3. Disgruntled Troll said on January 13, 2022 at 5:26 am

    Linux Mint have a few rude donkeyhole developers who reply to bug reports with arrogant remarks and placing the blame on anything else than Mint, even when the evidence says otherwise. Then some other developer with a brain steps in and actually sees the problem and may eventually even start to fix it. Maybe. Eventually. Then when that happens, the rude idiots usually delete their initial responses so no one can see what f***tards they are. I understand they are overworked with their superbuggy garbage OS but it doesn’t help when your staff are very unprofessional.

  4. Peterc said on January 12, 2022 at 9:09 pm

    Firefox has not been my primary/default brower in either Linux or Windows since Firefox switched to the Australis interface in … 2014? But even if it were, all this change would mean would be that I would have to do the same extra work to “privacy-harden” Firefox in Linux that I would have to do in Windows. And since I used to “sync and tweak” my browser user profiles between OSes, it wouldn’t be that much extra work (for me). But if Firefox were my preferred browser, and if I used Linux Mint only, and if I used to trust that the Mint version of Firefox did all of the privacy-hardening for me, I would definitely be miffed at having to do the extra work myself, possibly to the point of switching default browsers.

  5. Trey said on January 11, 2022 at 11:07 pm

    Good. Mint’s own version of FF was an odd choice. Anyway, anyone capable enough to use linux can reconfigure their browser of choice even if it is stock FF.

  6. just an Ed said on January 11, 2022 at 7:41 pm

    For those who might be interested, a new blog post was made detailing the changes and what one may wish to do before the next FF update.

  7. anonymous (another one) said on January 11, 2022 at 5:45 pm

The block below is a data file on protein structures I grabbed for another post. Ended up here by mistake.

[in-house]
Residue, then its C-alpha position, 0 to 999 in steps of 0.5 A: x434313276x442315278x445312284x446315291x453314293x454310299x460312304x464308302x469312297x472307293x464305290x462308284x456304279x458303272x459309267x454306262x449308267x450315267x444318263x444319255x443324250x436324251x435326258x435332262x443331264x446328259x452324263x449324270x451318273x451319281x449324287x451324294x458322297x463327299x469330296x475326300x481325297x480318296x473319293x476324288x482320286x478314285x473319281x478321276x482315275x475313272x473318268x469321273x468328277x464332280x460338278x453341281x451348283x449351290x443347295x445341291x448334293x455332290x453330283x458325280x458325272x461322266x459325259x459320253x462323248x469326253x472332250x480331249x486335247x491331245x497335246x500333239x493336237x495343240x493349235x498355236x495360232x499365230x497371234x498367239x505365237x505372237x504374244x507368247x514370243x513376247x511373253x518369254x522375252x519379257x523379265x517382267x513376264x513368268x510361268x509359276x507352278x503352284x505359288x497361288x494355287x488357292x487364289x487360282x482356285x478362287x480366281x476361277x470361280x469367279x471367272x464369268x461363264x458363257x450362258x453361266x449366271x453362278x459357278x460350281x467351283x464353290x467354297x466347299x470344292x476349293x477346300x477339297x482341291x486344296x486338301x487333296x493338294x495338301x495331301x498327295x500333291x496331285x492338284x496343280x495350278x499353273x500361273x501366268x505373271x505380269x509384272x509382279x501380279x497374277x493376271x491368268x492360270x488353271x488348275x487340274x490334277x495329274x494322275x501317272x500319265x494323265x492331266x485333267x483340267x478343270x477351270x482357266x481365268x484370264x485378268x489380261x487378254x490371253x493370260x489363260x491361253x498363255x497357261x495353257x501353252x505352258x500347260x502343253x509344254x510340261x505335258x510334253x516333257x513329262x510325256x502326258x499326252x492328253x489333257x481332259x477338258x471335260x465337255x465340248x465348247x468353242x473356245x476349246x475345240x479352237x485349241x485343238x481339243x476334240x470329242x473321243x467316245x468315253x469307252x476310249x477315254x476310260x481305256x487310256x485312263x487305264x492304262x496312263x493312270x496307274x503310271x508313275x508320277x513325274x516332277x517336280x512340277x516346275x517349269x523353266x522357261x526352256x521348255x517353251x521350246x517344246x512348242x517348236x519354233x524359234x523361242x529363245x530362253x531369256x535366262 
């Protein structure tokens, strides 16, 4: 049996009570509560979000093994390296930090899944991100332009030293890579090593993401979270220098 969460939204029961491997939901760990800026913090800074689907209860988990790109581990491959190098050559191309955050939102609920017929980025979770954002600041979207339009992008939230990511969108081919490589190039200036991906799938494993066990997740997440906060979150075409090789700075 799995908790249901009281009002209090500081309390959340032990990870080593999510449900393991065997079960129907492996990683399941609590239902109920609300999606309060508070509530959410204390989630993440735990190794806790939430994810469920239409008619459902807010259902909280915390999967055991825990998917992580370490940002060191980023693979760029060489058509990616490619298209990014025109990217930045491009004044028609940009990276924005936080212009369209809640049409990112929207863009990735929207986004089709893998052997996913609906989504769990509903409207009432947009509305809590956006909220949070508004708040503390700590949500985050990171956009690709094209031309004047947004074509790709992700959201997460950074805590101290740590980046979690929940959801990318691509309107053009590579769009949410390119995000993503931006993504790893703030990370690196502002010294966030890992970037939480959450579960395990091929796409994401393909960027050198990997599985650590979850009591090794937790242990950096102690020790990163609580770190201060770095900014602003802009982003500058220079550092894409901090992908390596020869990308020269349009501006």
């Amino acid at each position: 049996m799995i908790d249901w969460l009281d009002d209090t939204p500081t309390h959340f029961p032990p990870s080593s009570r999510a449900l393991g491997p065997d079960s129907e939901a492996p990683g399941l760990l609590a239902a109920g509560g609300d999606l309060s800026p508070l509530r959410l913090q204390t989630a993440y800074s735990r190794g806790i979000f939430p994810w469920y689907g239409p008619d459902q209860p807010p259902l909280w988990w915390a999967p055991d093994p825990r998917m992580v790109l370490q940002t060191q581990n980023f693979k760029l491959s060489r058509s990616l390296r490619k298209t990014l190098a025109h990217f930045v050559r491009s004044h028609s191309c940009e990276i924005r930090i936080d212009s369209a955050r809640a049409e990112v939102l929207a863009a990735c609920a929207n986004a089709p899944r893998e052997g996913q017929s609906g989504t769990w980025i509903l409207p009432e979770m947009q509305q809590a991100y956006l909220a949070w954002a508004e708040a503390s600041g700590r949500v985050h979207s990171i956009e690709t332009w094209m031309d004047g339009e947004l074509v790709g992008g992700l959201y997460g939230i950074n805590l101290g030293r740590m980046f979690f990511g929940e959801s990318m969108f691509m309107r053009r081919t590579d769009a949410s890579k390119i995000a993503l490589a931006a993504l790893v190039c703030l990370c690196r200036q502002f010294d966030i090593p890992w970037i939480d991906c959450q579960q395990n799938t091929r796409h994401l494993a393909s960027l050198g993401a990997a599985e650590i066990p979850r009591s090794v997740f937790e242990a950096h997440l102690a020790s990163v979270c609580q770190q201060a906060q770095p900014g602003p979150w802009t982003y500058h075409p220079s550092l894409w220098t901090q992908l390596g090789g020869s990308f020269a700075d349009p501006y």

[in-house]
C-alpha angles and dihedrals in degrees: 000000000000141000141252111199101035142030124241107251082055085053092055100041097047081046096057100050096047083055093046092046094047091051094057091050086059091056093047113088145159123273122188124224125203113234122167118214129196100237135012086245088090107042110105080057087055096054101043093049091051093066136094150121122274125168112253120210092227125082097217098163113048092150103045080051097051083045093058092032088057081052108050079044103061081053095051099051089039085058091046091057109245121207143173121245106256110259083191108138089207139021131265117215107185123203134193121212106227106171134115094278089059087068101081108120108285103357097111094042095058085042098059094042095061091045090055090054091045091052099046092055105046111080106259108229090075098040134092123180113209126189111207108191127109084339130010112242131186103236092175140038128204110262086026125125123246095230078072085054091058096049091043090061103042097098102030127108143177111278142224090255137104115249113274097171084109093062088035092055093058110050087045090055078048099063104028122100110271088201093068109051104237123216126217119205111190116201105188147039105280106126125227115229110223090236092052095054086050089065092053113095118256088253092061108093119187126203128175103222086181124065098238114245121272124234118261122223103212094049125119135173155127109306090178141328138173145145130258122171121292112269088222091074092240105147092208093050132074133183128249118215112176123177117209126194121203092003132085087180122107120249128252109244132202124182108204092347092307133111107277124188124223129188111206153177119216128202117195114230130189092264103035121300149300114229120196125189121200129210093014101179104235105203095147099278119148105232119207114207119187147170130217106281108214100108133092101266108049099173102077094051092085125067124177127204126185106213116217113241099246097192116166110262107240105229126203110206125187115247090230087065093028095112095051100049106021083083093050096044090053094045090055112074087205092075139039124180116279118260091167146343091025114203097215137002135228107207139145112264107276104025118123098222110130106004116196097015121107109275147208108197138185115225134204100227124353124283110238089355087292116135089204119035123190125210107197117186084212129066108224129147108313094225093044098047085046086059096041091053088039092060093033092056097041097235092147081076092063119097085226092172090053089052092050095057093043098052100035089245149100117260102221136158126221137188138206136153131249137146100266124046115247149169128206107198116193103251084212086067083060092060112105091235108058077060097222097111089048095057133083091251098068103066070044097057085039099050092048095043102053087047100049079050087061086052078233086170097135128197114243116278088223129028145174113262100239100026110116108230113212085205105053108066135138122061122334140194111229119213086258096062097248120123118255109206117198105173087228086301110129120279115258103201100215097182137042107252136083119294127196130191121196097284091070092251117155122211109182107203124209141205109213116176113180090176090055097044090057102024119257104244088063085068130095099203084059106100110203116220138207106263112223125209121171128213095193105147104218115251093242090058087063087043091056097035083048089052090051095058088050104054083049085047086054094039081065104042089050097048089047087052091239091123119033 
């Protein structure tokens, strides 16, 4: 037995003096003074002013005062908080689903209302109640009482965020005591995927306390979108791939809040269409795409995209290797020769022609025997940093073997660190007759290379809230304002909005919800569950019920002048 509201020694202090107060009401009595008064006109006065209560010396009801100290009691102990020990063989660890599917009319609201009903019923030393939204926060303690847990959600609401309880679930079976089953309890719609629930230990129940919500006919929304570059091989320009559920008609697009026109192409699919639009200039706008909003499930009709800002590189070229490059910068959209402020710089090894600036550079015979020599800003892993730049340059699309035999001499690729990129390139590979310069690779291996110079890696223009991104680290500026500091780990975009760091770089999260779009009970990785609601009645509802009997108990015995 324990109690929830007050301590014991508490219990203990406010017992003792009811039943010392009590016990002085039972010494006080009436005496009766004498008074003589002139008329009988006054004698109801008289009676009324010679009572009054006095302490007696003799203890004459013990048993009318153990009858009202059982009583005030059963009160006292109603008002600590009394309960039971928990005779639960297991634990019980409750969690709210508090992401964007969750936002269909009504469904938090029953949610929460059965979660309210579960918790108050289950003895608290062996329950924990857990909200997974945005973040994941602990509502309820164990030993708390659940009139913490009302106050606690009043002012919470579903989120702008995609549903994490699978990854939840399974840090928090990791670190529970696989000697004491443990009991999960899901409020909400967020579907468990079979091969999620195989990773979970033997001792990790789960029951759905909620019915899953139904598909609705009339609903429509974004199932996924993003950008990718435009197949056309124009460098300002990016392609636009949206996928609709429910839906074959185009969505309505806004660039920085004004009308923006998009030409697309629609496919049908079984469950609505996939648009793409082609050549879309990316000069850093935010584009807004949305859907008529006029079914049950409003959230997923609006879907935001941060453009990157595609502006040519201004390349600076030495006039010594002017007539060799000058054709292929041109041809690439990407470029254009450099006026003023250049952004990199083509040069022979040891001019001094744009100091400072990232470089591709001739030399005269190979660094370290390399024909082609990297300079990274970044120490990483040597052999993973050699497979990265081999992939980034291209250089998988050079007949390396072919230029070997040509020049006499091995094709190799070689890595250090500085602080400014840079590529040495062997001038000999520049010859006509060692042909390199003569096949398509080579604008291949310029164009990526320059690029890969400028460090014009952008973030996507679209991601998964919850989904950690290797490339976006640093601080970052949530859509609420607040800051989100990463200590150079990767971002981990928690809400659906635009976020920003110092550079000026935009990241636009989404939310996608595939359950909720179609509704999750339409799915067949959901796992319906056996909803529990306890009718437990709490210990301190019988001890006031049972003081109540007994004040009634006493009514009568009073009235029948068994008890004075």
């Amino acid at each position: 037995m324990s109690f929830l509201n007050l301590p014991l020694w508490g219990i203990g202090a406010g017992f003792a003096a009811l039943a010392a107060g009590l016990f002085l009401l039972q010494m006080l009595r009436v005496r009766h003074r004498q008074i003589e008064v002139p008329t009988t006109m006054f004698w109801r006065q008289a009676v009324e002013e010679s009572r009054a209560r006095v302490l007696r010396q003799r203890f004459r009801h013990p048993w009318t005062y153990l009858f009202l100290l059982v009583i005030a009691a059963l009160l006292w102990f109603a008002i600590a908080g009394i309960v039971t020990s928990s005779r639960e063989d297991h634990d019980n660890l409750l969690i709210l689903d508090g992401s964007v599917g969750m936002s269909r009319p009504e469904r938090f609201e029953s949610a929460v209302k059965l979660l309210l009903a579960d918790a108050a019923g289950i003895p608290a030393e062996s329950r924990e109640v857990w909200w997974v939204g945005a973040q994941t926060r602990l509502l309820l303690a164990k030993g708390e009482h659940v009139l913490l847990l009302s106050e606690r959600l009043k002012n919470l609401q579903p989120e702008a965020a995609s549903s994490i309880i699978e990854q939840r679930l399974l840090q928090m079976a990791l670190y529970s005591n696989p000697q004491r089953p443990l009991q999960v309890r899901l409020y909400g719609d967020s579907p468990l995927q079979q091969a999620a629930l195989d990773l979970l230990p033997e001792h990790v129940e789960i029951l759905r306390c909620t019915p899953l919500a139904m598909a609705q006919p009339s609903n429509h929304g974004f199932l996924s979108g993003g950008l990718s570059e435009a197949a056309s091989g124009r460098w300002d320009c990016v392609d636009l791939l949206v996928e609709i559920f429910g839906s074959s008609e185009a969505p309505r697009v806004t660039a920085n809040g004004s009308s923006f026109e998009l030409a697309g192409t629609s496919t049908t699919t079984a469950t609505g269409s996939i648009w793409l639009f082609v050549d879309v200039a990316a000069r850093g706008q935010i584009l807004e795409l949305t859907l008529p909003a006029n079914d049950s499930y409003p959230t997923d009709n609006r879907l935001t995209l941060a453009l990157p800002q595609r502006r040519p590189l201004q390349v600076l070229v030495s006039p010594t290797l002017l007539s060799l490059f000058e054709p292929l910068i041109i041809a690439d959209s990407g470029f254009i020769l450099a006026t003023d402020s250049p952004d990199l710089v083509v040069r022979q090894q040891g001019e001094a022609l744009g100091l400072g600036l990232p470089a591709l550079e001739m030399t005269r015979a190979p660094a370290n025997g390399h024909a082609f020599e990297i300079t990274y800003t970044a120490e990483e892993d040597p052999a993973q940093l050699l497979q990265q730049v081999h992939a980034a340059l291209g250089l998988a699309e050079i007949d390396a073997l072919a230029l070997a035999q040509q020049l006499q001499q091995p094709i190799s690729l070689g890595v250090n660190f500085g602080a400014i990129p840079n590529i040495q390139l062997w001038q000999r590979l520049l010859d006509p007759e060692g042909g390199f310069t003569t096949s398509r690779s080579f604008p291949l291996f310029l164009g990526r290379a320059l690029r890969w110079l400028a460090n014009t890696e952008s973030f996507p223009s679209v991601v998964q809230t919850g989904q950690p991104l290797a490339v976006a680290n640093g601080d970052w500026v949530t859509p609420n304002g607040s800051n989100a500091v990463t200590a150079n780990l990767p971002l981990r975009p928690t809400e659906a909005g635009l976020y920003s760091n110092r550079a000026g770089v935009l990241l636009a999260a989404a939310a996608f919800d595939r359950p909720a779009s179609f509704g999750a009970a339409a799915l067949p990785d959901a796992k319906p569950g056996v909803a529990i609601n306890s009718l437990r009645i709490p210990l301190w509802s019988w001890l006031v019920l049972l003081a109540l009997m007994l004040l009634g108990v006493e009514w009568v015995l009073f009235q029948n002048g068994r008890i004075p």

Be advised that the Firefox changeover (to Mozilla default version) will change some of your settings. For example, Google will be set as the default search engine (even if you had a privacy-respecting engine set, and even if you had previously deleted Google from the options entirely), and the other usual search engine options (Bing, etc.) will be there, too.

    Telemetry will get re-enabled, even if you had it set to off.

    I’ve read that some about:config modifications will get reverted back to default as well, including the preference to check for your userChrome preferences.

    Clem explains on the Linux Mint blog why the defaults behave this way (allegedly for this one time only), for what it’s worth.

    Upgrading the distro to 20.3 will trigger this Firefox replacement.

  8. ULBoom said on January 11, 2022 at 5:43 pm

    How’s this any different than now? One bit at a time.

    Run from Windows to Linux! So you can use the same browsers, but don’t worry Linux protects you with Magical Thinking.

    Still need about: config changes for anything resembling privacy in FF. Forget it in Chromia or Chredge.

    Linux CLI browsers rock!!! Learn how things “really” work. Yep.

  9. anonymous (another one) said on January 11, 2022 at 5:32 pm

    You’ll have to complain to Mozilla directly about that.

  10. Anonymous said on January 11, 2022 at 2:47 pm

    Could we get an proper tab interface now rather than those silly pill buttons? Also, could we get compact mode back without having to dig through about:config?

  11. motang said on January 11, 2022 at 2:43 pm

    Good I really disliked the customization that Linux Mint put on top of Firefox. Often times those dumb customization would get integrated into my profile and that would get synced up with all the systems I have Firefox on.

  12. Honorius said on January 11, 2022 at 2:08 pm

    > The Linux Mint and Mozilla partnership should benefit both organizations.
    Yeah… but not users.

    1. Klaas Vaak said on January 11, 2022 at 6:14 pm

      @Honorius: +1

  13. Paul(us) said on January 11, 2022 at 1:36 pm

    Best news this year yet!
    Linux distribution Mint has always been my personal favorite.
    Especially now with the latest release 20.3 bringing so many improvements.

    That now two outer favorites Mozilla Firefox and Thunderbird moving forward together will ensure, in my case, that I will experience even greater pleasure and ease.

  14. just an Ed said on January 11, 2022 at 12:24 pm